Figure 5.


Note: Ratio of the number of Uchida-Kraepelin test responses per minute at 6 weeks (W6) and 12 weeks (W12) compared to baseline (0W). Values are expressed as the mean + SEM. *p < 0.05.

Balenine Intake Tends to Decrease Depression

Since the association between dementia and depression has long been known [15], we also analyzed the antidepressant effect of balenine by using the Zung self-rating depression scale (SDS). SDS scores at W6 and W12 of balenine intake were compared with those at baseline (W0), and against the placebo groups (Figure 4). Trends towards improvement were observed for both groups at W6 and W12. In addition, balenine treatment resulted in greater improvements compared to those seen with placebo, although these differences were not statistically significant. These results indicate that the ingestion of balenine may improve the depressive state in some patients. Intake of balenine may improve cognitive function, work efficiency and concentration. The effects of balenine intake on cognitive function, work efficiency and concentration were measured by applying the Uchida-Kraepelin test. When the number of responses per minute at W6 and W12 was compared against baseline values, increases were seen in both the balenine-treated and placebo groups, with this effect being statistically significant at W12 (Figure 5). These results suggest that the intake of balenine may improve cognitive function, work efficiency and concentration in older individuals with symptoms of increased forgetfulness.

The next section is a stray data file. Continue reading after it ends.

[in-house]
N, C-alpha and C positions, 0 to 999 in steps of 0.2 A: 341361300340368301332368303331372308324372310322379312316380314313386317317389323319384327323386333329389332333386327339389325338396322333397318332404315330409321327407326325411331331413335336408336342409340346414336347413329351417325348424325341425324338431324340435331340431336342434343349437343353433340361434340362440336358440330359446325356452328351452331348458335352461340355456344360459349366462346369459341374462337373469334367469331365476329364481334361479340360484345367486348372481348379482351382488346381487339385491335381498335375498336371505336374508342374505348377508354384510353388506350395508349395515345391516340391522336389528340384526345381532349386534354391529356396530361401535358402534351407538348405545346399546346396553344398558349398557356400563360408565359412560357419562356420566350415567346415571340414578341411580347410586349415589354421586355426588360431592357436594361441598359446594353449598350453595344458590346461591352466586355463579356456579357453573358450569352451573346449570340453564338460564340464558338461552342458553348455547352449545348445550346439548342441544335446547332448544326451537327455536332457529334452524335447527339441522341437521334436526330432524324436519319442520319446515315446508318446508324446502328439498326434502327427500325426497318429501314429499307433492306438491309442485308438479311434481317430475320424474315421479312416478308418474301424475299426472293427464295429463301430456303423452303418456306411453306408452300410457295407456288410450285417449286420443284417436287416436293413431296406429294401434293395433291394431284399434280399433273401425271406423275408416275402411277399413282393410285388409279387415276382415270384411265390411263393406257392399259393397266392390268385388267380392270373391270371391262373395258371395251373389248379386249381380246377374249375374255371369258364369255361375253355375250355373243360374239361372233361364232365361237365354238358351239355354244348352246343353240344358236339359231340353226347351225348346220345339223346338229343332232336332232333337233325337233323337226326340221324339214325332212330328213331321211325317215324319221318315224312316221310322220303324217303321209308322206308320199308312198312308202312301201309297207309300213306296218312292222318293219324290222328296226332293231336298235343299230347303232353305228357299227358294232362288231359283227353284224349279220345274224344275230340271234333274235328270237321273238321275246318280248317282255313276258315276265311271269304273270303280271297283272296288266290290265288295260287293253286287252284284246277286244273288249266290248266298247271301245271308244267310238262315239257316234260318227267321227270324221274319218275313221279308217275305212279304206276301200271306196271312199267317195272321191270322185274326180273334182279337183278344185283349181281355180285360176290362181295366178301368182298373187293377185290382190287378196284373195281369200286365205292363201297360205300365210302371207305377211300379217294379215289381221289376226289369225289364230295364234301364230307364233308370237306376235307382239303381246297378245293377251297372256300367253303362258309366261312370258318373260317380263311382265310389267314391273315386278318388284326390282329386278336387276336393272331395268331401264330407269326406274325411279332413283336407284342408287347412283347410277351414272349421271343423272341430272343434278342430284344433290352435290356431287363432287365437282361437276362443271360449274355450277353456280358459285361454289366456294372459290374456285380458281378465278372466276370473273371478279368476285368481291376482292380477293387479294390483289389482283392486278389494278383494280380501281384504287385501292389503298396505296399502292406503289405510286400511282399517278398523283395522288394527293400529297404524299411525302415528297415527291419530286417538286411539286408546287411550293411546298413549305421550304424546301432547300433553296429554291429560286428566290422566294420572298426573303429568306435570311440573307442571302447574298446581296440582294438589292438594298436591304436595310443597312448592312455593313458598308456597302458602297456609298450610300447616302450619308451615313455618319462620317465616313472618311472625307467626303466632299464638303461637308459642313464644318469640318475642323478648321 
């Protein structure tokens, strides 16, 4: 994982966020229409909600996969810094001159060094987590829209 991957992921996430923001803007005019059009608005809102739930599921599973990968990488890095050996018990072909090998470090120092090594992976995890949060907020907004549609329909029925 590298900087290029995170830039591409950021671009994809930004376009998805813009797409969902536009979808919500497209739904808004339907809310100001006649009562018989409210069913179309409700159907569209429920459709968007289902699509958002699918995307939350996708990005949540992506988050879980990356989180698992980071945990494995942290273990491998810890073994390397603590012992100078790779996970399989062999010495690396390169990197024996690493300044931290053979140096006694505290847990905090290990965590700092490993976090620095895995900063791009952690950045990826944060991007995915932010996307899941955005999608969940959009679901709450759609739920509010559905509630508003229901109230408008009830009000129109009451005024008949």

Long-Term Intake of Balenine Reduces Psychological Stress